Speaking of Mass, its red soil is already a symbol of its preparation and celebration. Many people gather very early to prepare what will be the real celebration. One of the choir members told me: When you go to attend a festival or a concert, you get ready, don’t you? Therefore, we must do the same, or better, for the Eucharist, because there is no greater feast. And here, this is the rule. This is a Eucharist where nobody just comes, but participates, from children to grownups. They all have something to contribute to the banquest with their voice, dancing, palms, etc.
A transversal reality, not only in Kenya, but also in Ethiopia is that at the Eucharist you do not look at your watch. It is not the kind that lasts 50 minutes or an hour, where often we see people busy with their watch, in the hope perhaps that the Feast may be close to the end. Not so! Here the Eucharist lasts about one and a half to two hours. The rhythm is given by happy songs and dances, a well defined rhythm that awakens the soul… and then I become aware that my own body is swaying, waking up. And suddenly, after we have been filled up by this banquet that gives us life, the feast in the Lord’s house is over and those who had been invited to it linger at the entrance to converse. I look at my watch, time just flew by!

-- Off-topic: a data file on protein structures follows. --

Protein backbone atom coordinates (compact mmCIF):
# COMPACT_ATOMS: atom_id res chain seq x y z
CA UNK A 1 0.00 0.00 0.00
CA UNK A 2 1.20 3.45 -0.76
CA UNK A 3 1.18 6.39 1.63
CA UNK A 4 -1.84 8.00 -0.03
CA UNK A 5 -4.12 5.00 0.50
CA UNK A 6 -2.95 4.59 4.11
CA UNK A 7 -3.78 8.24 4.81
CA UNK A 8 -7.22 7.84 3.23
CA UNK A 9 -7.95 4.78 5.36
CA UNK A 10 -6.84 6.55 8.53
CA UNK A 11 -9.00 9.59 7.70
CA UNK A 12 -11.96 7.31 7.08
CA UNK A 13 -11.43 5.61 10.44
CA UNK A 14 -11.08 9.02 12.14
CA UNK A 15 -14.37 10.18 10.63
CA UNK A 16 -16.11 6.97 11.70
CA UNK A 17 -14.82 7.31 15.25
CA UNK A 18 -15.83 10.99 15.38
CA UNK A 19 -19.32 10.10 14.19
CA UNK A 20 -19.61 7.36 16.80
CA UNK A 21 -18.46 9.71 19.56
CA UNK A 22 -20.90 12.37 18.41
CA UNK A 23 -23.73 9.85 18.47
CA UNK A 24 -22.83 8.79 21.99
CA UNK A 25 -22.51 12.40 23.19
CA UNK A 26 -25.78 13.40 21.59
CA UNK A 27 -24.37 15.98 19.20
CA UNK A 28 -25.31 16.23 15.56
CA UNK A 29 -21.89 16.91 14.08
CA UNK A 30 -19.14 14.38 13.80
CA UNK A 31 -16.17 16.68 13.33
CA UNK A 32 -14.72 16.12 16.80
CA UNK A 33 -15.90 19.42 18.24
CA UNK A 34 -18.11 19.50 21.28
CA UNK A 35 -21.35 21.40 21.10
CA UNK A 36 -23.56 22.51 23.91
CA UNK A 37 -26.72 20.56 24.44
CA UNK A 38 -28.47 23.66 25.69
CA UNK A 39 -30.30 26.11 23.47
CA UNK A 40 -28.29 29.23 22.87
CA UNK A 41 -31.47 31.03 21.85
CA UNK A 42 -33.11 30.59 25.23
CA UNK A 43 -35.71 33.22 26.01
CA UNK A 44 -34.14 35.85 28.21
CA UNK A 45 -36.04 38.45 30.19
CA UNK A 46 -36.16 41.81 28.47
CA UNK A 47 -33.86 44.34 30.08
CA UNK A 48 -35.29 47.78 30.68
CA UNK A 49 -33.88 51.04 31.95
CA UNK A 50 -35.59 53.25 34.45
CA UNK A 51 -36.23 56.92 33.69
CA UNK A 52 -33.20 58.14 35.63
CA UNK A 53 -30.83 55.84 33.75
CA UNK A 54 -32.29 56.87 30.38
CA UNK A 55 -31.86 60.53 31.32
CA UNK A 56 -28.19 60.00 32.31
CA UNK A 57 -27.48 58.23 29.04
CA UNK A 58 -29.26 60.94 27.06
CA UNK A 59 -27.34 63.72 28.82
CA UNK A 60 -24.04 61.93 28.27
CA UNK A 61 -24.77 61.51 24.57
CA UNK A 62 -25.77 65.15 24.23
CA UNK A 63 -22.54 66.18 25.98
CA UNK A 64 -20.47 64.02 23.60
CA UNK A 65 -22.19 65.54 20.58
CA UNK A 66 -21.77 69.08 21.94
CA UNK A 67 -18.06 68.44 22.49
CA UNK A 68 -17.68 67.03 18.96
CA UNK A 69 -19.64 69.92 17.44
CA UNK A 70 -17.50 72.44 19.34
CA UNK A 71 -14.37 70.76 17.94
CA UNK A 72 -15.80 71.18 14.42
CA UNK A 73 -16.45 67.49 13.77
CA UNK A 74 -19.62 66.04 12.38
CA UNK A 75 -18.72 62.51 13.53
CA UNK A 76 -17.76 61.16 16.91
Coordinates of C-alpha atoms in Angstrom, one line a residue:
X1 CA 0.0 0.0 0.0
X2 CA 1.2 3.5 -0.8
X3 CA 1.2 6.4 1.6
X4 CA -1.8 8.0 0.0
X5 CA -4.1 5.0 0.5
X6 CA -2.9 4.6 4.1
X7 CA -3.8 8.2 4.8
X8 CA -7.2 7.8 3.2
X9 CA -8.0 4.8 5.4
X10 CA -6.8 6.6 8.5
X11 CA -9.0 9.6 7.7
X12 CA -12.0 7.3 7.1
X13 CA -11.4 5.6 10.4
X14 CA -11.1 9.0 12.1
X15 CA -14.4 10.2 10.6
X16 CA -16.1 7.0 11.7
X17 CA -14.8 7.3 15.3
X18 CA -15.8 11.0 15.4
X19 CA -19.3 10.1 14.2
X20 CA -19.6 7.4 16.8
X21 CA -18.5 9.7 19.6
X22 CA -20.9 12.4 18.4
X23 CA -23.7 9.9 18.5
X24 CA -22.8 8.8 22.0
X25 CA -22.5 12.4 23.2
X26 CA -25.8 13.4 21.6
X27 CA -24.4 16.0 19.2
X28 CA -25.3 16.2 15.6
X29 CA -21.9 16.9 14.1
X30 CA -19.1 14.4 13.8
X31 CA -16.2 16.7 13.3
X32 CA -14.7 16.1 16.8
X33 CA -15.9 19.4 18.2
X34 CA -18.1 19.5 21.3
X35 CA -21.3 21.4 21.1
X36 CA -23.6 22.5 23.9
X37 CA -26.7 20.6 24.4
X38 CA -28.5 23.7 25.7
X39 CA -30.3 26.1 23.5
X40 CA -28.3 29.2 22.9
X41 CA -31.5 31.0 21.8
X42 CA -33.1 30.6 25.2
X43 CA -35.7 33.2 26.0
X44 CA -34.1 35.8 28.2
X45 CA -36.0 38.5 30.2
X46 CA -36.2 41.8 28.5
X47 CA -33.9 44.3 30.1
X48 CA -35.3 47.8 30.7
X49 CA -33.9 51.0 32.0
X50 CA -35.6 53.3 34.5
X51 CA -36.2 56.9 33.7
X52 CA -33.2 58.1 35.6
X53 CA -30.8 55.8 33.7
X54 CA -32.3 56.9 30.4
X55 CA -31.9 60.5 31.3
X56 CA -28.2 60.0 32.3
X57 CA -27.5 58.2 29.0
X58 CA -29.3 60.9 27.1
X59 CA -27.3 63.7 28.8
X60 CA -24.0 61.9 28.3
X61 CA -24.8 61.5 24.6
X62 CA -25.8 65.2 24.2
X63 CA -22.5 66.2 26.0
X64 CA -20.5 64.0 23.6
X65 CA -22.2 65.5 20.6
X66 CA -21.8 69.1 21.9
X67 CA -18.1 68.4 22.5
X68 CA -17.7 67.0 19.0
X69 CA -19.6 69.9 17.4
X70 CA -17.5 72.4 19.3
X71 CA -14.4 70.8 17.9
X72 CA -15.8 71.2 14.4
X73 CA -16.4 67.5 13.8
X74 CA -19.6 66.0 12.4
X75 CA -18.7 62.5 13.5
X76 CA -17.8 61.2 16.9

And so it is. Time here flew! Just like the hugs I am sending to you, filled with good memories.
On June 13, at 8:30 in the evening, the diocese of Bologna, with a Mission-sending Mass celebrated by Bishop Zuppi, sent me off as a Fidei Donum missionary.
This second tour Ad Gentes was born within the diocesan mission center, to which I belong, that decided to start a partnership with the diocese of Salvador, opening new ways of cooperation between the two dioceses.
This pleased me immensely because it would make it possible to open a new window on the Latin American reality, in this case on Brazil, for the missionary center that is currently only involved with the diocese of Mapanda, Tanzania.
It is also an “unusual” sending for the CLM, because this is not a commitment of the CLM or of the Comboni Missionaries, but rather the result of an external cooperation which could produce new openings in the future.
I will continue to belong to the Comboni Family as a CLM, keeping my contacts and ties with its organization, with the various groups and the central committee that approved my choice by stating that “mission belongs to God and not to human beings.”